Against Autonomy: Global Dialectics of Cultural Exchange
This book investigates "cultural instruments," meaning normative forms of analysis and practice that are central to Western culture and in the course of their history came to be ways of understanding and controlling different cultures. Examples are: notions of autonomy and the division of intellectual, social, cultural, and aesthetic practices; ideas of otherness (taking forms like Gemeinschaft/Gesellschaft, négritude, and afrocentrism); cultural and aesthetic forms such as tragedy, mimesis, self, mind/body; certain modes of history and memory; and particular forms of discourse such as science, philosophy, and literature.
The book explores the interlocking histories of cultural instruments from antiquity to the early Enlightenment and their instrumental use and reworking by different cultures, moving from Europe to Africa and the Americas, especially the Caribbean. In the process, the author gives close readings of works by a wide range of authors: Balboa, Balbuena, Brathwaite, Calvino, Carpentier, Cervantes, Césaire, Depestre, Descartes, Eltit, Fanon, Freud, Gombrowicz, Harris, Kane, Kipling, Marshall, Walcott.
Many other authors' works become part of the book's general argument about how cultures are made, how they figure both themselves and other cultures, and how they mutually interact (when they do) through productions of what the author calls the "fictive imagination" what in the West is called "art" but in different cultures may take different names and serve different purposes.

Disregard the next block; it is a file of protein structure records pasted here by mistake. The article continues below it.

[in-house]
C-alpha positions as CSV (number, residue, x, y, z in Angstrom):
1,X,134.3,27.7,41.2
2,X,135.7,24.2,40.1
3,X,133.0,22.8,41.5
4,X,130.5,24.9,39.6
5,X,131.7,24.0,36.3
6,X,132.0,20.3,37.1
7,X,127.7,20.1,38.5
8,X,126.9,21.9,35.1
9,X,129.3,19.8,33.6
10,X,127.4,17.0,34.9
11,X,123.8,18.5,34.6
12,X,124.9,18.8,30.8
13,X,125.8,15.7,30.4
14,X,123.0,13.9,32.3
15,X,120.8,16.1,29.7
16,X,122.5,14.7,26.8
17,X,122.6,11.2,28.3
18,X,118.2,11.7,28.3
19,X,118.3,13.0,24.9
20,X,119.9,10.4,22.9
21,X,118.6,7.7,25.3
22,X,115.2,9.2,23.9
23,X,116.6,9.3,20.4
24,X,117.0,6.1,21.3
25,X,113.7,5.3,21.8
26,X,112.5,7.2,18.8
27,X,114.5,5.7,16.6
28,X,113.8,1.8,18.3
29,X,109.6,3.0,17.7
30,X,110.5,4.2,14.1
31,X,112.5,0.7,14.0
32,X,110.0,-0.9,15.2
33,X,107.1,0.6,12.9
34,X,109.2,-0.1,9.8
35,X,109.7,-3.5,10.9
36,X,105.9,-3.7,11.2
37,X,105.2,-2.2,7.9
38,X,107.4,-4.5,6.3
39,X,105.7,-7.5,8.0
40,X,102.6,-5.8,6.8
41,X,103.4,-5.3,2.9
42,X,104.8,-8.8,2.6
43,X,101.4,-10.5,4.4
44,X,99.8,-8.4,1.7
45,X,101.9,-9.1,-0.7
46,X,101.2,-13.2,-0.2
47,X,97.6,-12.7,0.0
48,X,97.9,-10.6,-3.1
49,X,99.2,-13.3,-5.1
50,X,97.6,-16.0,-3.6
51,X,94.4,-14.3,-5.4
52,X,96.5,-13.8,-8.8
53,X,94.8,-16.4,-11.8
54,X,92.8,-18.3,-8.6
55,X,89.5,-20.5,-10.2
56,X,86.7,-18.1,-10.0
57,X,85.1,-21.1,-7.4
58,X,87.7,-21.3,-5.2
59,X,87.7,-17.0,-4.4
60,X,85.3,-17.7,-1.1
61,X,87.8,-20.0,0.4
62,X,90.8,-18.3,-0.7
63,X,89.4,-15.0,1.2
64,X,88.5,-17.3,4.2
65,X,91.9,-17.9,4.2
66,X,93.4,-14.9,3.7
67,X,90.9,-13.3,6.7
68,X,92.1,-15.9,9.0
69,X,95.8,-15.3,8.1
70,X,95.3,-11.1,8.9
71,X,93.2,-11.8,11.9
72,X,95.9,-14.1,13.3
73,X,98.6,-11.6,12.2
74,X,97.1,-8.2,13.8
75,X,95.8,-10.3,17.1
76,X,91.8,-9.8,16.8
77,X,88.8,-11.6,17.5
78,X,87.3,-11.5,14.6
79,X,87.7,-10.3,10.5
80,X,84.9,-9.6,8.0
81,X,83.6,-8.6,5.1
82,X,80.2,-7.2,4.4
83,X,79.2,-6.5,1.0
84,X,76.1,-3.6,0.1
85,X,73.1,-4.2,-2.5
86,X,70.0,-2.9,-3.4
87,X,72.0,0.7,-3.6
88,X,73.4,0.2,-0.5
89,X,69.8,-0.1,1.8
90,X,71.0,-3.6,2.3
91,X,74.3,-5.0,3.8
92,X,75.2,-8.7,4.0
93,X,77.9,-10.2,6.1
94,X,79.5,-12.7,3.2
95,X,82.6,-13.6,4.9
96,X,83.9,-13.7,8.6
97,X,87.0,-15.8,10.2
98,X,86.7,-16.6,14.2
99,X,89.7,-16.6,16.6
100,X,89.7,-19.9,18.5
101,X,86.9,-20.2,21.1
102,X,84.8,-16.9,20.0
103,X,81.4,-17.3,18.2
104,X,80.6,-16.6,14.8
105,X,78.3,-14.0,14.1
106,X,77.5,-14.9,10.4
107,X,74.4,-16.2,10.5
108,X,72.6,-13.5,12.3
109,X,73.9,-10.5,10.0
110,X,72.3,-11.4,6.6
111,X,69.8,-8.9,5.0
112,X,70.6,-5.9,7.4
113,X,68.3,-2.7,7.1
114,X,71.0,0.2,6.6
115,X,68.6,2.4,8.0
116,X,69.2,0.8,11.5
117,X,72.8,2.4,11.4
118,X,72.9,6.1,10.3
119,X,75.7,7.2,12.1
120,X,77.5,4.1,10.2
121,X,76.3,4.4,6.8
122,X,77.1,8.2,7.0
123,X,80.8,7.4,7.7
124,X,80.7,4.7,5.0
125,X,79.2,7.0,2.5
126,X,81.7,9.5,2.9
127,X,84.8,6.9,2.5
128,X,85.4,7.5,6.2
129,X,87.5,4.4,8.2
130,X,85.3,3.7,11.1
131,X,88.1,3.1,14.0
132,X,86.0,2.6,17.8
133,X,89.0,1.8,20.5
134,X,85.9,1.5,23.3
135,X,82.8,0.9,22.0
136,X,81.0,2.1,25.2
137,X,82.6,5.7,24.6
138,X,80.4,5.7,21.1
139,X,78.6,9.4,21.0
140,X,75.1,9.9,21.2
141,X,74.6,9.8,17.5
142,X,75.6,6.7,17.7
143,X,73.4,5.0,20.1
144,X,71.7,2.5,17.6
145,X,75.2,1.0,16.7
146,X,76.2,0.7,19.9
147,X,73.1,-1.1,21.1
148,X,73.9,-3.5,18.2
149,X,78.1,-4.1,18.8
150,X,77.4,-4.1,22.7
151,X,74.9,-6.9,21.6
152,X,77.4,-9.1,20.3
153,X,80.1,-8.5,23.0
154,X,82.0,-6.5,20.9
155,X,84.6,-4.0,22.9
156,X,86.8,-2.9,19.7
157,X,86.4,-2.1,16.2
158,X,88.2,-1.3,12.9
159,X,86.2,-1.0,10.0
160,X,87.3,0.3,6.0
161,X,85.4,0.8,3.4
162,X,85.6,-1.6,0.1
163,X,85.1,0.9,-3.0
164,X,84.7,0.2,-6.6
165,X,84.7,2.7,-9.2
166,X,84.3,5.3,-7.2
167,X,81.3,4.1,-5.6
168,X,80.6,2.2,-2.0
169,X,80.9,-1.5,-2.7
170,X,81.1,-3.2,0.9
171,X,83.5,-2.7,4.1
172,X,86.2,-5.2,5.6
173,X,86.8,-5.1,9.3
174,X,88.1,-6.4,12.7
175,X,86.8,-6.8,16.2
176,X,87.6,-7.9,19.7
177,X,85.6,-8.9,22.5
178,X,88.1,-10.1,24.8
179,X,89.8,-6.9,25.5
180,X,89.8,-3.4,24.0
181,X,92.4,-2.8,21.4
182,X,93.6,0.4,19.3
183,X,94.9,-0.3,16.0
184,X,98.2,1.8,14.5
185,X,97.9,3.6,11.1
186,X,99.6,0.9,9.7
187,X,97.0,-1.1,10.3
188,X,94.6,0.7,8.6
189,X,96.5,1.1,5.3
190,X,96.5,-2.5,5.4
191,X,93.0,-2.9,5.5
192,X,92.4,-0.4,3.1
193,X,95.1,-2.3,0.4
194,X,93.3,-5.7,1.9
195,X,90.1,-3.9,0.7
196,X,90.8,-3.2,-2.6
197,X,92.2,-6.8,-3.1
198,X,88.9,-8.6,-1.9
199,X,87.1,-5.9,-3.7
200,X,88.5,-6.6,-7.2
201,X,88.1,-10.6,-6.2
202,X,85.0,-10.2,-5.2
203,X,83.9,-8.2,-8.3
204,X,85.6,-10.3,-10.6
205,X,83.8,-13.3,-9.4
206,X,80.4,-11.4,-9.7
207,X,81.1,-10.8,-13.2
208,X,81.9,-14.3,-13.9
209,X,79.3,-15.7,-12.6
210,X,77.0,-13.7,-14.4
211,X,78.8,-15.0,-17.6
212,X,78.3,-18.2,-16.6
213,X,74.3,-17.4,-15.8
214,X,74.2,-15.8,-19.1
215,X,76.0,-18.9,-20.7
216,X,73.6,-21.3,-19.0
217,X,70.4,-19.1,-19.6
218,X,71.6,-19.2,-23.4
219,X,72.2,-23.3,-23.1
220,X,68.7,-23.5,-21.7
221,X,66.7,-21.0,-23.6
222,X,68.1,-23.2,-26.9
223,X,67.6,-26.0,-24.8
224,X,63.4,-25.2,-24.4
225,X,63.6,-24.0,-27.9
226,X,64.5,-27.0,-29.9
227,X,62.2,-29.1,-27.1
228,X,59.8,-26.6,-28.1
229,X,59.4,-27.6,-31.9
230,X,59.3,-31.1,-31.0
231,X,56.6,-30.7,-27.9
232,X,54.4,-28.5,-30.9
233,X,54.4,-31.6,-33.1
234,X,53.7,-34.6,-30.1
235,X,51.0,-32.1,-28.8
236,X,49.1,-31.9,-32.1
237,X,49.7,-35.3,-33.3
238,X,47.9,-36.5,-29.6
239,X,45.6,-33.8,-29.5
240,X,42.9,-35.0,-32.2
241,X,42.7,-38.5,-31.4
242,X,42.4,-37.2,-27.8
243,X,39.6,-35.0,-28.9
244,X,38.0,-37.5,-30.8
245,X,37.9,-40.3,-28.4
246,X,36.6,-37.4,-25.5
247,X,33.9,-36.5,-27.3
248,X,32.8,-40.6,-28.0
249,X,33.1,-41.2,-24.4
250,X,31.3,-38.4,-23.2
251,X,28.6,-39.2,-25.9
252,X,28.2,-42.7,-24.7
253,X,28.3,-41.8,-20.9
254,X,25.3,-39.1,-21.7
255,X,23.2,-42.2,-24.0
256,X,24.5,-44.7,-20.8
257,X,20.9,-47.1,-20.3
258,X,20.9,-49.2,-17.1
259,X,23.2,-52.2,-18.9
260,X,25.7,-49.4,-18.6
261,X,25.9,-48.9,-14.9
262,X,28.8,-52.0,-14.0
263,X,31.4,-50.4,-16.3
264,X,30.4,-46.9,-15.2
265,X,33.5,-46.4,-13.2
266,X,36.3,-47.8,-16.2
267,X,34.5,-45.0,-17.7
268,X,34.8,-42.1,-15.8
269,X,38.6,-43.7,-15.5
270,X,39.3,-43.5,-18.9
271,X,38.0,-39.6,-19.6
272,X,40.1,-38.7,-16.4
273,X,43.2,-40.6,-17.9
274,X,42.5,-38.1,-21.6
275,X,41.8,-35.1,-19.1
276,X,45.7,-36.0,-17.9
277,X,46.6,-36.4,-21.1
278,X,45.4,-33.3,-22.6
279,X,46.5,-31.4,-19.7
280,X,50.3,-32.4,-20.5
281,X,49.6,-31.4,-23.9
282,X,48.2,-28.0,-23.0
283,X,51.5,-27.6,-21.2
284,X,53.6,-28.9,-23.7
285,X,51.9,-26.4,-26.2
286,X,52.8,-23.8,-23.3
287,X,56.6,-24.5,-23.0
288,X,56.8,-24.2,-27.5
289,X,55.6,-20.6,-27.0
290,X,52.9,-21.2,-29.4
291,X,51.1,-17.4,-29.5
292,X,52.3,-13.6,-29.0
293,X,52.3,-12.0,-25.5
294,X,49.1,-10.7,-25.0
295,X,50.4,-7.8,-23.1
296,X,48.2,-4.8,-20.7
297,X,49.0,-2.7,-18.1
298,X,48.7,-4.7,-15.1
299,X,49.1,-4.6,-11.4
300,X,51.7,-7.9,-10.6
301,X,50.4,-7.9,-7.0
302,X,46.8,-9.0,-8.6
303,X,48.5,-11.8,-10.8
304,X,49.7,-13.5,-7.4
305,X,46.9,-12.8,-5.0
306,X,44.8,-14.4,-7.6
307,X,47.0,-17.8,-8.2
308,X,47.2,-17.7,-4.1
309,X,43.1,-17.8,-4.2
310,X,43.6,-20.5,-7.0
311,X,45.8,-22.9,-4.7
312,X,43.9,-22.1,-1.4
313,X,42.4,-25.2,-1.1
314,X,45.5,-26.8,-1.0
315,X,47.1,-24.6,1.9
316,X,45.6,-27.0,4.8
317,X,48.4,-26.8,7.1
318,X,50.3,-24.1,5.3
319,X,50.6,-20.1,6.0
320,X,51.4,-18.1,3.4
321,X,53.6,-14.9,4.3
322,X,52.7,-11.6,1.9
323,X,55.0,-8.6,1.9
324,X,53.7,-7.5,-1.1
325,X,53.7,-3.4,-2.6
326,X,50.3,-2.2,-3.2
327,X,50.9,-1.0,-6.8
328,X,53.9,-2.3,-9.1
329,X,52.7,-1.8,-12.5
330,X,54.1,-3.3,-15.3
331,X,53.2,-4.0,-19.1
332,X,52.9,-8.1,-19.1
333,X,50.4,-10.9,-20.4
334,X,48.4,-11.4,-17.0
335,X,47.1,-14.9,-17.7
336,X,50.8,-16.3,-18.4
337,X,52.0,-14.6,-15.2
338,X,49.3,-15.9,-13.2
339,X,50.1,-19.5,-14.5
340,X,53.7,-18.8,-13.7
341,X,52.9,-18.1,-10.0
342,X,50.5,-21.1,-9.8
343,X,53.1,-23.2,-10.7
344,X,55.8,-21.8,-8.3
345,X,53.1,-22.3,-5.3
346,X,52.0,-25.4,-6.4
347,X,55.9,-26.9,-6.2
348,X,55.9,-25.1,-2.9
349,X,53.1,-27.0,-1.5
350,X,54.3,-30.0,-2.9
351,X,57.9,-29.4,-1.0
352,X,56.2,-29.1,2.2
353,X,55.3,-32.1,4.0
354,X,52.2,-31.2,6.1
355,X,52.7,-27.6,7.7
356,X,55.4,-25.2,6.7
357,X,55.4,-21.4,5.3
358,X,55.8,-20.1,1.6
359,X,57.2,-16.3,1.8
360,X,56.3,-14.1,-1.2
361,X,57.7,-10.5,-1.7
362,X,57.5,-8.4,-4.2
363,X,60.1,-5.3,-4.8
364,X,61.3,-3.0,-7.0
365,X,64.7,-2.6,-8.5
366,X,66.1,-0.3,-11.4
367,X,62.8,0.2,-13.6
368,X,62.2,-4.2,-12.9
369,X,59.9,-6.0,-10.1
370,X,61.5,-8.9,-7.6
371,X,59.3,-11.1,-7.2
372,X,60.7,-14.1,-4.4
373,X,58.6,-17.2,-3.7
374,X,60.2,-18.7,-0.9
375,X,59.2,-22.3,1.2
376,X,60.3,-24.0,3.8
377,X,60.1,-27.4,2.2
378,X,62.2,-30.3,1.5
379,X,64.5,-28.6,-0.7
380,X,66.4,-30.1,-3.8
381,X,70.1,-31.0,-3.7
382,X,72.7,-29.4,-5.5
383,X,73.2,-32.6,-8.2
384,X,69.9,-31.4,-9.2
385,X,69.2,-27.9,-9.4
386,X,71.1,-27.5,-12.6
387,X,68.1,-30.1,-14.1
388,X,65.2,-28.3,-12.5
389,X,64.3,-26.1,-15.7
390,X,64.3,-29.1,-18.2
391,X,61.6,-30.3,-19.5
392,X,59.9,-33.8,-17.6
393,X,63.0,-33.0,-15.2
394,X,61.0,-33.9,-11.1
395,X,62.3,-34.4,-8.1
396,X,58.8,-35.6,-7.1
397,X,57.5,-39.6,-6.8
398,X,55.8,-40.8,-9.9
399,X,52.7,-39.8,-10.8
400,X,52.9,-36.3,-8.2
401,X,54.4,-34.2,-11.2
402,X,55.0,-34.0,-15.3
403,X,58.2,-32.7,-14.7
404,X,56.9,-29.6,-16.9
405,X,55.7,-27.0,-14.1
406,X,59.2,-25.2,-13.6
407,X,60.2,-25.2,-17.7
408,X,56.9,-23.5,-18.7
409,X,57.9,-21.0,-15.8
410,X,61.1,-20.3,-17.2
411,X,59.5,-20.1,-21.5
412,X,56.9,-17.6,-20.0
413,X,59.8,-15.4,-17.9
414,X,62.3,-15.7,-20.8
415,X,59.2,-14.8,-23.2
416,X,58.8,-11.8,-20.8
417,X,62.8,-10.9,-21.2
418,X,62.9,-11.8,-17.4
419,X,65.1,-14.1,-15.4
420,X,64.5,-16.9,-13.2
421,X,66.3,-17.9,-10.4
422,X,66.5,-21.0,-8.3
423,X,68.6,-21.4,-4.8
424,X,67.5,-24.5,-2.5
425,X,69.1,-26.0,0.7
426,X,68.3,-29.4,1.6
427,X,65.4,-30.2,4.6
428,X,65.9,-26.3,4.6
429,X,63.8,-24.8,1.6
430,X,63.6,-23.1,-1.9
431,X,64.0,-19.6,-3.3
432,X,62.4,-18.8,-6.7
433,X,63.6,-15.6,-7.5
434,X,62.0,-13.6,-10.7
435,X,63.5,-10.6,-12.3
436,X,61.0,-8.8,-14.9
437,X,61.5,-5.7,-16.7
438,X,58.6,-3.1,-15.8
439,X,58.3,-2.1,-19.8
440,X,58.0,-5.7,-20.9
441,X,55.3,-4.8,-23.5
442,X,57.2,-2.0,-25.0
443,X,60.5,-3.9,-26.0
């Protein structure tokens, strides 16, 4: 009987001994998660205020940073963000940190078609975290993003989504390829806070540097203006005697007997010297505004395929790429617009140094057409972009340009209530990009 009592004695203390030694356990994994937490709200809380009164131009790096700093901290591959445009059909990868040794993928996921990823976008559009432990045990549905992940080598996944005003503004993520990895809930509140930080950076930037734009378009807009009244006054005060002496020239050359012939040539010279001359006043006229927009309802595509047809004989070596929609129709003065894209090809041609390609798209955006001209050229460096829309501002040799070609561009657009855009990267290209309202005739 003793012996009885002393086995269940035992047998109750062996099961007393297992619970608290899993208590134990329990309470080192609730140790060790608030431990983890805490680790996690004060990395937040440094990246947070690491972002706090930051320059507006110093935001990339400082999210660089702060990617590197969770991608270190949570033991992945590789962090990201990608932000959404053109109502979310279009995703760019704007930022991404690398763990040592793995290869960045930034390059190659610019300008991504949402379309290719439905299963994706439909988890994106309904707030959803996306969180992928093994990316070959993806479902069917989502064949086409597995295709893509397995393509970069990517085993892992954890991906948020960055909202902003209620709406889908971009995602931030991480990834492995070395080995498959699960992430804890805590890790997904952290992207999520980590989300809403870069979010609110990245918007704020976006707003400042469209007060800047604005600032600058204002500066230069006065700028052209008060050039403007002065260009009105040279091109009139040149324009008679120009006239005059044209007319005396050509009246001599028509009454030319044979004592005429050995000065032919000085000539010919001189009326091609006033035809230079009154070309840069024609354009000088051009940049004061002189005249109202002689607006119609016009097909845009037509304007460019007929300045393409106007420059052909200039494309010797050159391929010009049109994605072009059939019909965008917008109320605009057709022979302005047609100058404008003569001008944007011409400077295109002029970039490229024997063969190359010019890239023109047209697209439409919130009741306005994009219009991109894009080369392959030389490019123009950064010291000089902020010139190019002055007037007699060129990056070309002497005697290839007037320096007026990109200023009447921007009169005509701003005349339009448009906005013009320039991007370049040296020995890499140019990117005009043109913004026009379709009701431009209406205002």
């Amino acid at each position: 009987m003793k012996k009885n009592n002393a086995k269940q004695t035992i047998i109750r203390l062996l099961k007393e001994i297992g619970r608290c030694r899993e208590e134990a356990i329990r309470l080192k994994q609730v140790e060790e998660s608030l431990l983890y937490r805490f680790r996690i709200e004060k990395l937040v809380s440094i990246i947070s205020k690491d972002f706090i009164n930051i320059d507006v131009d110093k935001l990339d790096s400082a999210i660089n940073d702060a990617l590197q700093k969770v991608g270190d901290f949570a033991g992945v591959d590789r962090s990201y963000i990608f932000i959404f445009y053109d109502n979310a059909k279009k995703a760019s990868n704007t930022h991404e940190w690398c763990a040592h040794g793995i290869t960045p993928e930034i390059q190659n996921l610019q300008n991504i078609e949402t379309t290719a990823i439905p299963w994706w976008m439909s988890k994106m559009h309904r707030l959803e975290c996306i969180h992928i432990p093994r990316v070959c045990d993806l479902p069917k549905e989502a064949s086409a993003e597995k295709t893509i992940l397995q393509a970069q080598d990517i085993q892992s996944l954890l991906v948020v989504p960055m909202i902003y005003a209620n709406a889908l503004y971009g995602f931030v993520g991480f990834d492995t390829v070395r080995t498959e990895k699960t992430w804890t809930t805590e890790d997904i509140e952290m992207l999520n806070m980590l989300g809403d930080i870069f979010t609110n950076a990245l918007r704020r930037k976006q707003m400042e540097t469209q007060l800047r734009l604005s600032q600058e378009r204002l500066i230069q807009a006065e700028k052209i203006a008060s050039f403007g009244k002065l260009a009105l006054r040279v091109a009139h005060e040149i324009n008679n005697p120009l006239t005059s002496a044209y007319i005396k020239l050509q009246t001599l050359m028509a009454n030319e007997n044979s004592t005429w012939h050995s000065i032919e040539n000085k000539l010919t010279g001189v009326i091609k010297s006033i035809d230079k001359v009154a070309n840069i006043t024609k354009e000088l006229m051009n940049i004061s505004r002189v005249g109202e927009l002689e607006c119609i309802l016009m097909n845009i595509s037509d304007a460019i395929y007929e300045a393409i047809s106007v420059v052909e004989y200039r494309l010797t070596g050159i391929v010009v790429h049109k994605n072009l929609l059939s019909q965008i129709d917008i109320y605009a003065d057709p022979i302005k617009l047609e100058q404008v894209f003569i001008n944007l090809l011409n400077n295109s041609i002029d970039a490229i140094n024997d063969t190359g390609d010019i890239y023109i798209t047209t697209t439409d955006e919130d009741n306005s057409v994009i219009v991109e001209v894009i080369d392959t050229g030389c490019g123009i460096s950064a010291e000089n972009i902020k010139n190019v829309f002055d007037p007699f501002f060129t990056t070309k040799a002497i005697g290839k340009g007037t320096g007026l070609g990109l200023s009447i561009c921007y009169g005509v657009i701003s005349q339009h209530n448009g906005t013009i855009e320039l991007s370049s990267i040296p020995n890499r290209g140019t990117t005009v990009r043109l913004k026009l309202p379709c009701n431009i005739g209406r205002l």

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Achebe actual aesthetic African American analytico-referential Anzaldúa argued argument Aristotle asserts Azorín Barbados become body Brathwaite C. L. R. James Caliban called Caribbean century Césaire Chapter claim colonized Cortés Cosmos critics Descartes different cultures discourse Don Quijote dream echo Enlightenment Europe European experience explored Fanon fictive imagination flowers forms fragments Freud geography Gombrowicz human idea identity imposition Indian indigenous instruments island issue Kamau Brathwaite language later literature living mark meaning memory ment metaphor mimesis mind modern Mphahlele myth nation nature négritude neocolonial Nietzsche nostalgia novel particular perhaps poem poet poetry political Postel practice psychoanalysis reality reason Reiss relation remarks rhythms sense Shango social society sparrow story Sycorax T. S. Eliot telescope Tenochtitlán things thought tion tradition tragedy tragic translation Unamuno understanding universal Venice voice Walcott western words writing wrote